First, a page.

Cooperative Extension Service
The Cooperative Extension Service is a partnership in outreach education funded by federal, state and local governments. The program is administered in Georgia by county extension agents from the University of Georgia (UGA) and Fort Valley State University.
County agents rely on research-based information from the U.S. Department of Agriculture, the Georgia Agricultural Experiment Stations, and faculty from the two universities. The Cooperative Extension Service began in 1914 as a mechanism to teach farmers and their families how to improve their quality of life. Today it delivers education throughout the state in agricultural and environmental sciences, family and consumer sciences, 4-H and youth development, and related areas. Here in Stephens County, the University of Georgia Extension staff is Susan Yearwood, County Extension Coordinator and 4-H Agent, VACANT, County Extension Agriculture & Natural Resources Agent, and Tabitha Bohannon, County Extension Administrative Assistant.
The mission of Georgia 4-H is to assist youth in acquiring knowledge, developing life skills, and forming attitudes that will enable them to become self-directing, productive and contributing members of society. This mission is accomplished, through “hands on” learning experiences, focused on agricultural and environmental issues, agriculture awareness, leadership, communication skills, foods and nutrition, health, energy conservation, and citizenship.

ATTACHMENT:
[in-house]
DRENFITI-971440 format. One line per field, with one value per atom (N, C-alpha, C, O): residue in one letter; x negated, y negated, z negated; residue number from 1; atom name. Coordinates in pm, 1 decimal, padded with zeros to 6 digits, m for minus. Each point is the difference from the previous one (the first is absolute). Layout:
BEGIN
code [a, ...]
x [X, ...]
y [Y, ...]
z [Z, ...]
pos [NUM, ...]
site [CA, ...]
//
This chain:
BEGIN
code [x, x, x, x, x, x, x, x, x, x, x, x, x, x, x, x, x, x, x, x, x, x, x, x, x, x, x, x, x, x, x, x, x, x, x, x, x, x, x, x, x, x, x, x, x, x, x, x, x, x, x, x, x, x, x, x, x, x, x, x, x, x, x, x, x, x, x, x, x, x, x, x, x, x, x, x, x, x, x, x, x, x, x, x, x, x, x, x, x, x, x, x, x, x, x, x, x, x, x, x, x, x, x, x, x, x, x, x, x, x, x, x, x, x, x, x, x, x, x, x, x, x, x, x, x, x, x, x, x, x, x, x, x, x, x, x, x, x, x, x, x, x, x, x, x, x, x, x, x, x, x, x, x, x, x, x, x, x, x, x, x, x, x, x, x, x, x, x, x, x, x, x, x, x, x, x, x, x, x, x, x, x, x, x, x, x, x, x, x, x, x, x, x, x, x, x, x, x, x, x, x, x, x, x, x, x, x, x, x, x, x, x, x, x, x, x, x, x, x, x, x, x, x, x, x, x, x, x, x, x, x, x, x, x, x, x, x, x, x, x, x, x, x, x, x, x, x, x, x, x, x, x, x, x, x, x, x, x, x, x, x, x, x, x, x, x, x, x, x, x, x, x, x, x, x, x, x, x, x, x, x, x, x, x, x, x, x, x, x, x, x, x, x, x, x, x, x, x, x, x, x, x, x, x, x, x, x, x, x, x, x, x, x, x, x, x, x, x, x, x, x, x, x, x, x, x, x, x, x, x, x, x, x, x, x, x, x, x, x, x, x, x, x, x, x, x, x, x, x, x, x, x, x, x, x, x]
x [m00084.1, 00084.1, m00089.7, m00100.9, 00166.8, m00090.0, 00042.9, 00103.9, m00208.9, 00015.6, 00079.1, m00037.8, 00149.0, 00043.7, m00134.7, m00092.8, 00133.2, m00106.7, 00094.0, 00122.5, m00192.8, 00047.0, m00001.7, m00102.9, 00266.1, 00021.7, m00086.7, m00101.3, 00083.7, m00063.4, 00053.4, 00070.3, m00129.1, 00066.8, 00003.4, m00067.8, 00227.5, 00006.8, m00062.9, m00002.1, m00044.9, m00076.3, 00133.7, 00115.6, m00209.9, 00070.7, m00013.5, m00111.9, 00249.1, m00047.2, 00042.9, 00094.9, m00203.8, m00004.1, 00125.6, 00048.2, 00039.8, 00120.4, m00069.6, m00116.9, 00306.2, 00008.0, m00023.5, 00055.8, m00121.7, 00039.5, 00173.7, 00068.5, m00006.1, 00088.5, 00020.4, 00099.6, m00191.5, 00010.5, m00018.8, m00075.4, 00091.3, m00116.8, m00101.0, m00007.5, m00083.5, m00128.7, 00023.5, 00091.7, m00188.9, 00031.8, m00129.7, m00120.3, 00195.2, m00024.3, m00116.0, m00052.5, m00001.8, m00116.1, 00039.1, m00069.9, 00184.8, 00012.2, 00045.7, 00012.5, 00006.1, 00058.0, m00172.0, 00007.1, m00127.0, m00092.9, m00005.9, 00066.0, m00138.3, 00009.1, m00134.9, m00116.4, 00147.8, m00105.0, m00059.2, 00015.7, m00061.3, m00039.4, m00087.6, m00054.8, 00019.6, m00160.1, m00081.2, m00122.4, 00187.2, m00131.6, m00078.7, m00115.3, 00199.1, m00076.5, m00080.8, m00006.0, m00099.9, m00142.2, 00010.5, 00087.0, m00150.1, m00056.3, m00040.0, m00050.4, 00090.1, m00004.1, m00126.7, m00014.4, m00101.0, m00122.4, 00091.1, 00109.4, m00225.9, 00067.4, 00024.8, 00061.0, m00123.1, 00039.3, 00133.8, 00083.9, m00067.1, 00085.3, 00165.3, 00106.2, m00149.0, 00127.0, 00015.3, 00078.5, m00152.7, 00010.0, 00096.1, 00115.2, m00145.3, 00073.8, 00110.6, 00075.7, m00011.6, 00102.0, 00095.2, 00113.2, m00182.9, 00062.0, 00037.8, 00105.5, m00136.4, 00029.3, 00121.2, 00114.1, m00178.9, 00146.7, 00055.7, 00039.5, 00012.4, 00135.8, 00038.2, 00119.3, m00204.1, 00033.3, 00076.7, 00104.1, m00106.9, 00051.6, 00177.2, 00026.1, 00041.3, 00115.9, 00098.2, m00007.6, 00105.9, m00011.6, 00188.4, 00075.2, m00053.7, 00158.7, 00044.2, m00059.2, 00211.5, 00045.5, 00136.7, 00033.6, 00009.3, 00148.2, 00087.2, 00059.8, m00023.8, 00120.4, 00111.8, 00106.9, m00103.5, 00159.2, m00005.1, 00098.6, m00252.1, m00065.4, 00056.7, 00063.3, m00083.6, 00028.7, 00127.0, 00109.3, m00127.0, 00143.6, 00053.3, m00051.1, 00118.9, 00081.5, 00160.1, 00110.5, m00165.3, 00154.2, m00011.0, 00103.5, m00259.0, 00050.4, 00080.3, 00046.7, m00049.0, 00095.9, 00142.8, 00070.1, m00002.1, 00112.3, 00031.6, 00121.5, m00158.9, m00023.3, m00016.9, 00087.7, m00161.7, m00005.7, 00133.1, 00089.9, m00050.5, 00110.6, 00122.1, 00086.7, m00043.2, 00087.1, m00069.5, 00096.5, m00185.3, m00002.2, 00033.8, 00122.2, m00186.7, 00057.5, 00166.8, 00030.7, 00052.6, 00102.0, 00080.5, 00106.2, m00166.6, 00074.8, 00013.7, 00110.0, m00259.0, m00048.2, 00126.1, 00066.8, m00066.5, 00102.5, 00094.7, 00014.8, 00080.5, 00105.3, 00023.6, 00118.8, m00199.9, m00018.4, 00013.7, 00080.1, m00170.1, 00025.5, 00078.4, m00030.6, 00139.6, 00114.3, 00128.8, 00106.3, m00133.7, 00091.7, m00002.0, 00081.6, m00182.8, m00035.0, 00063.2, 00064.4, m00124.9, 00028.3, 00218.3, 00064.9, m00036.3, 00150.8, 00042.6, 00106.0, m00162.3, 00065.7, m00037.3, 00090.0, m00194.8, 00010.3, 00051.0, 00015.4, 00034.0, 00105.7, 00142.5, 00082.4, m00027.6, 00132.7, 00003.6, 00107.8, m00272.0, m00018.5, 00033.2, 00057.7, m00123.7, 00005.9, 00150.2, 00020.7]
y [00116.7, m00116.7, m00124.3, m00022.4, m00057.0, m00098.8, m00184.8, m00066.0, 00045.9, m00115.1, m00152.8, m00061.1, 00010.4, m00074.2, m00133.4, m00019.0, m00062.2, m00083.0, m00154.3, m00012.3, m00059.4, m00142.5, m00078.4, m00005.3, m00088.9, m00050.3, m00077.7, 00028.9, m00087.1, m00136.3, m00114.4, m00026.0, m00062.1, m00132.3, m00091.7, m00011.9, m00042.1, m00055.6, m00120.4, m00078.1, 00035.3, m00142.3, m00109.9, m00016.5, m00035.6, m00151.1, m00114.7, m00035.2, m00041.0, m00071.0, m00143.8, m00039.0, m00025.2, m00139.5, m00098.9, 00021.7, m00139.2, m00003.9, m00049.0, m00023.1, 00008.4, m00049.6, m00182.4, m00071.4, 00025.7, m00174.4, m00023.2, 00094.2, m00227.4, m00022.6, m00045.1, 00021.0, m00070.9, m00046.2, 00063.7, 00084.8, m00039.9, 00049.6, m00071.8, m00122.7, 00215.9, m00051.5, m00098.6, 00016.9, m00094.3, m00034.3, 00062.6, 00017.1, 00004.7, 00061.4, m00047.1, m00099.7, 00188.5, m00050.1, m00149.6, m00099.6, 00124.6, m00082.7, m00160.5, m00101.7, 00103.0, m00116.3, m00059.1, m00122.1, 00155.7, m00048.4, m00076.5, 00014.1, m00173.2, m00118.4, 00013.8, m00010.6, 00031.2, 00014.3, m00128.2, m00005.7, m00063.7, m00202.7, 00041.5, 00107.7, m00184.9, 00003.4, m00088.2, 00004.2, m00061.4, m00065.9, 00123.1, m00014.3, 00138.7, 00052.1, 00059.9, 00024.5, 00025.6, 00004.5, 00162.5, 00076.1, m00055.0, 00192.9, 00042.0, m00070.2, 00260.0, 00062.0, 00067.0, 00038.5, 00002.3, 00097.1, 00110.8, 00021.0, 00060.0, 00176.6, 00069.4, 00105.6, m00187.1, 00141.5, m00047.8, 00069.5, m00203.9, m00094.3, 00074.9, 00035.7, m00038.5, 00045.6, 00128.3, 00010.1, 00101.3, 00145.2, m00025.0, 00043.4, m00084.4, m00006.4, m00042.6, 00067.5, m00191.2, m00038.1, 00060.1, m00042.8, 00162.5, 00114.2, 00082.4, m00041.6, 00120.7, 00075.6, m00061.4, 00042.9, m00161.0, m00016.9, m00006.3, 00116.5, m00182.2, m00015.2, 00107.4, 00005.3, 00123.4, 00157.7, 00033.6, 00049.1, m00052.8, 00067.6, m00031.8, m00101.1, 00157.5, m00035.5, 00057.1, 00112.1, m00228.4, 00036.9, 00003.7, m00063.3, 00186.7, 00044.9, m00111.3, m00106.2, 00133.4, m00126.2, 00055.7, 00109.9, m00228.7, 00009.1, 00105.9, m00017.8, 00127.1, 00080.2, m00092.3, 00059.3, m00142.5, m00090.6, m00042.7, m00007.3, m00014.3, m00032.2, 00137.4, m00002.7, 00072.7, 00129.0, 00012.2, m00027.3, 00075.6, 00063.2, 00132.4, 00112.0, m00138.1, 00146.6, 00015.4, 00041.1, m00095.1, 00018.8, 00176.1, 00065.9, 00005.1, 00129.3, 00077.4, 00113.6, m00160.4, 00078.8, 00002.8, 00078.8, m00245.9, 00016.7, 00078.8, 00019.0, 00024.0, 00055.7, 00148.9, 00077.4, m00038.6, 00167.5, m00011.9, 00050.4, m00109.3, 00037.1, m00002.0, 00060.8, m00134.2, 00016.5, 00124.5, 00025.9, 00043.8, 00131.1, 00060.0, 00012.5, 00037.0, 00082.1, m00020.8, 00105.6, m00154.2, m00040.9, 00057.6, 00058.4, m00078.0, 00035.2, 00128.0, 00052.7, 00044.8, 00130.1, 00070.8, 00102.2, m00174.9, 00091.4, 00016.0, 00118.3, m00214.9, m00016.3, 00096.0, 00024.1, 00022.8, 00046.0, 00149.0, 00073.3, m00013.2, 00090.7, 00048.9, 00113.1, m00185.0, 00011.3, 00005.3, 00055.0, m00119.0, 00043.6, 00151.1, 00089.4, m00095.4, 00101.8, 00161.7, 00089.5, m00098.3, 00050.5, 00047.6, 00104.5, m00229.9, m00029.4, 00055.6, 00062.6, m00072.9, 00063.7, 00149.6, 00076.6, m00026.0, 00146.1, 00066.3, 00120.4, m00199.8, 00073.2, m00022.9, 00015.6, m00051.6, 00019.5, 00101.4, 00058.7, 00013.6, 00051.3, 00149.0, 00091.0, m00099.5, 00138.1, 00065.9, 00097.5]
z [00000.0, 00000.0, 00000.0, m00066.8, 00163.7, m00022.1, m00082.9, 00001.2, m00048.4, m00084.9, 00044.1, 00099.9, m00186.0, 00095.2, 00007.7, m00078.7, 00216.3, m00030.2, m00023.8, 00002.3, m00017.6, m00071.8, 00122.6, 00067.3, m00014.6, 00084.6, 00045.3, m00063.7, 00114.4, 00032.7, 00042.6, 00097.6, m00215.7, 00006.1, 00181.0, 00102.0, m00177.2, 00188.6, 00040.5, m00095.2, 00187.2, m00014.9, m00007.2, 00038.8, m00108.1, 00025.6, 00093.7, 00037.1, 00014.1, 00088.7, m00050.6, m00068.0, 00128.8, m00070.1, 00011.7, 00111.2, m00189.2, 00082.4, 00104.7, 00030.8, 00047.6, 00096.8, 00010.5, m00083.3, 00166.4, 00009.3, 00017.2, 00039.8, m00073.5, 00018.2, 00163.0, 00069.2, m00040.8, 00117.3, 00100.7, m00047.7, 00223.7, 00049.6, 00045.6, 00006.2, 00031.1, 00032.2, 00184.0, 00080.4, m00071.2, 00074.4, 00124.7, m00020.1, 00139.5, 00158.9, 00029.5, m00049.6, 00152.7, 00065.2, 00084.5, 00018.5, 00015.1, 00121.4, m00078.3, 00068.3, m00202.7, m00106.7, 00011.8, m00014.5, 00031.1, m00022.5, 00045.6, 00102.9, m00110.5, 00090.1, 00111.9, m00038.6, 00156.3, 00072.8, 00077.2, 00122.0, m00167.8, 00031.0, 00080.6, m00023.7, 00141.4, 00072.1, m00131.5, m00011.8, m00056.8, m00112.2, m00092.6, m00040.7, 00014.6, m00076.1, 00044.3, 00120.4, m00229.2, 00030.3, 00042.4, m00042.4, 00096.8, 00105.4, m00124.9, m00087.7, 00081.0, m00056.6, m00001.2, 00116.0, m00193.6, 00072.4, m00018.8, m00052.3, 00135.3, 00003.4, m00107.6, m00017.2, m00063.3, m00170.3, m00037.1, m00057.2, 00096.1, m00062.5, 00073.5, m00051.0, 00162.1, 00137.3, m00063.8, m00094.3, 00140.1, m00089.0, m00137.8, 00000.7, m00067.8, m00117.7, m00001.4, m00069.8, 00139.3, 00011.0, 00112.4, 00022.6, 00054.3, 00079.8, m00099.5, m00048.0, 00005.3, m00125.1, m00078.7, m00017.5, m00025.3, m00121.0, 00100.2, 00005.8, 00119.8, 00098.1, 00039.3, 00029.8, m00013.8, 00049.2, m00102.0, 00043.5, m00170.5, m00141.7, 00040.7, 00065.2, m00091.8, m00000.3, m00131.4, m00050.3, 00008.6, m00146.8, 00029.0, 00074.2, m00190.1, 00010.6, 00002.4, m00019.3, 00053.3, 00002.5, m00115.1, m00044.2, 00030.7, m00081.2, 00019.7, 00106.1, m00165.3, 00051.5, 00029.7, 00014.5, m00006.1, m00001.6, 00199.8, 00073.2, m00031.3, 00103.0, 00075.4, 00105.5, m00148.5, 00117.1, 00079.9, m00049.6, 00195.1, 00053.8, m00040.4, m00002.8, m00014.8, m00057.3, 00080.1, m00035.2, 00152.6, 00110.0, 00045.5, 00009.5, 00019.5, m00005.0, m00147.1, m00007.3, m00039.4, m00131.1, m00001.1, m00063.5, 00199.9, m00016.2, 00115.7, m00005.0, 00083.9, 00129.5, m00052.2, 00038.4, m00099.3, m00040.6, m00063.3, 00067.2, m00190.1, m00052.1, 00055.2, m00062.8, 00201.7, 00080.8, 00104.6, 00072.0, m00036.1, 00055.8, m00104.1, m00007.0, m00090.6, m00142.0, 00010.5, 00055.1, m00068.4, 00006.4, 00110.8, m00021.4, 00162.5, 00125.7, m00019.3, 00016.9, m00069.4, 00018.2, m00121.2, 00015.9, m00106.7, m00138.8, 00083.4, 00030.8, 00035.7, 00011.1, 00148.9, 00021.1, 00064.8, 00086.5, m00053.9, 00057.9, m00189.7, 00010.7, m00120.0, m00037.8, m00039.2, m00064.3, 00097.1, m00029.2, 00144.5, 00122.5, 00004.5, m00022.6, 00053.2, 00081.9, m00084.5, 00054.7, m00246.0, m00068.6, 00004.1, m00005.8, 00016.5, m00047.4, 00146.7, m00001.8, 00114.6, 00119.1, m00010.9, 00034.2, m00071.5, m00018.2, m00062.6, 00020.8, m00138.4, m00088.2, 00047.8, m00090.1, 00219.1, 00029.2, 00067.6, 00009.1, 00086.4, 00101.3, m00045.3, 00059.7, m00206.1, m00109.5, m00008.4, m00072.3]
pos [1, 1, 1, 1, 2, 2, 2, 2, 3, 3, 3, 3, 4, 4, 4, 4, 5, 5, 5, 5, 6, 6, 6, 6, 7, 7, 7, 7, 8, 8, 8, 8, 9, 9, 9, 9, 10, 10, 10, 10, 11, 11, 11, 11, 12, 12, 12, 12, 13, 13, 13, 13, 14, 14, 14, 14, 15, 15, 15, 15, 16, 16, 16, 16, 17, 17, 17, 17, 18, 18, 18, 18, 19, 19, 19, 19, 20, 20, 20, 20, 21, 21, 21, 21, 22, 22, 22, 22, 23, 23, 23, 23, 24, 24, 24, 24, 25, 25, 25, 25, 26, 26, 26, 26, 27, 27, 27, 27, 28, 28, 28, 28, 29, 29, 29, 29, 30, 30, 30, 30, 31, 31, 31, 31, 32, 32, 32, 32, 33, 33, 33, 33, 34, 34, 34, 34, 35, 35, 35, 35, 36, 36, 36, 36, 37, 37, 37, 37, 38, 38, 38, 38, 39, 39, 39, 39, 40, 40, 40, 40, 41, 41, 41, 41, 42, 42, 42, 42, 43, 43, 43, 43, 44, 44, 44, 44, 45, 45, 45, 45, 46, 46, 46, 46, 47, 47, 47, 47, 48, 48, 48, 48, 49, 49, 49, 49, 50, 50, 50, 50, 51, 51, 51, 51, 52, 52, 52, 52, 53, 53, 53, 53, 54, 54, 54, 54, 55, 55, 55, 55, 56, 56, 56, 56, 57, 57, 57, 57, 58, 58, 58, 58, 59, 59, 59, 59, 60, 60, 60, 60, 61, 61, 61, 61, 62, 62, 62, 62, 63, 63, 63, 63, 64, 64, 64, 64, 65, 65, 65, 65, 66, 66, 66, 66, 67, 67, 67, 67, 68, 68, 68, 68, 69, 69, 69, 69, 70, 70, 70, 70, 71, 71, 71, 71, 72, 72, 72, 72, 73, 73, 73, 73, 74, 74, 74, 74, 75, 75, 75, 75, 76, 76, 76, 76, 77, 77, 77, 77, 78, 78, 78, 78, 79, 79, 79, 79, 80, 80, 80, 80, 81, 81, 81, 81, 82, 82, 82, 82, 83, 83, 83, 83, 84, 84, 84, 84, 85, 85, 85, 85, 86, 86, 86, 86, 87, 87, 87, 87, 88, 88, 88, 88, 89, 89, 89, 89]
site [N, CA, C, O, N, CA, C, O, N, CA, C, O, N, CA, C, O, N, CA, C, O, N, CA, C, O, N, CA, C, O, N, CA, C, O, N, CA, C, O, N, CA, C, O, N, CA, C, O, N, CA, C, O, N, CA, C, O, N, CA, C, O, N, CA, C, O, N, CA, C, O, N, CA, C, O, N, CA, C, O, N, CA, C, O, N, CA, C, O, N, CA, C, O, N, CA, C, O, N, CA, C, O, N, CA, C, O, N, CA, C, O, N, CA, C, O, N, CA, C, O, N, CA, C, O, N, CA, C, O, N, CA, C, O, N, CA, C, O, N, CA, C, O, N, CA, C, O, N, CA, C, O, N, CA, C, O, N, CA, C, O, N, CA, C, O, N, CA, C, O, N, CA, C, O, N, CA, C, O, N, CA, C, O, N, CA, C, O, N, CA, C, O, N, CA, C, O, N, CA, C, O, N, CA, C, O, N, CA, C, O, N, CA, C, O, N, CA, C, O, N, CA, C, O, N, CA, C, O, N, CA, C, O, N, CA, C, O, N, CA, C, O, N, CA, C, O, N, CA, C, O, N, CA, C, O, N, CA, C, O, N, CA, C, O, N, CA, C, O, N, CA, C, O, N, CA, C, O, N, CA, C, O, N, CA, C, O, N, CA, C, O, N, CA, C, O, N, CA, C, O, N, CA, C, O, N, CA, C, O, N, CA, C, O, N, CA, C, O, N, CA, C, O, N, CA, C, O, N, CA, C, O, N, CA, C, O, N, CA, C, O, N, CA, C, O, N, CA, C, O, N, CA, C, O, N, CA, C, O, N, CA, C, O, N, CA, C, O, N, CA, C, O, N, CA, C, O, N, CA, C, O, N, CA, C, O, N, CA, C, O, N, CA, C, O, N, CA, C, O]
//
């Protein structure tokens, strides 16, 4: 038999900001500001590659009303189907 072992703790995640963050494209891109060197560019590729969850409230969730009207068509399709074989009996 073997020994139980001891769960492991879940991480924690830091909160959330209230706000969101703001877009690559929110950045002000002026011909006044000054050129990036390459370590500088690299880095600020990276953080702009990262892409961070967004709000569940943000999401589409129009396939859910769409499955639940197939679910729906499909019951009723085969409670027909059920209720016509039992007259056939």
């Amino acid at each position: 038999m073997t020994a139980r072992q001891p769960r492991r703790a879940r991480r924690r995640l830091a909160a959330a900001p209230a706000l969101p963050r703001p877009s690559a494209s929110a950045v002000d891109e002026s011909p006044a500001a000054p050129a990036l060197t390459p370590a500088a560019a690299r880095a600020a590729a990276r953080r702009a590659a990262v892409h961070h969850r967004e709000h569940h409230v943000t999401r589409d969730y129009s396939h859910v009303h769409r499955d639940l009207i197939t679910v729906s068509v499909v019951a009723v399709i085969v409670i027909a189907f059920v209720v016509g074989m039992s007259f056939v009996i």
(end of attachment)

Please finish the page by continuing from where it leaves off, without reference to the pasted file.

Exploring and discovering, encouraging and challenging, that’s what Georgia 4-H is all about. As a program of the University of Georgia College of Agricultural and Environmental Sciences Cooperative Extension System, 4-H is part of the nationwide Extension network. 4-H’ers are known for sharing their research-based knowledge and technology to people where they live and work. 4-H combines federal, state, and local expertise and resources.
Agriculture is a driving economic force in Stephens County with an estimated farm gate value of $52,160,015. The vast majority of agricultural production can be attributed to the thriving poultry and cattle industries in the county. Broiler production is particularly important with a total value of $27,557,165. Beef cattle production is also very important with a combined value of $15,380,848. There are a total of 227 farms in Stephens County spanning 19,509 acres with an average of 86 acres per farm.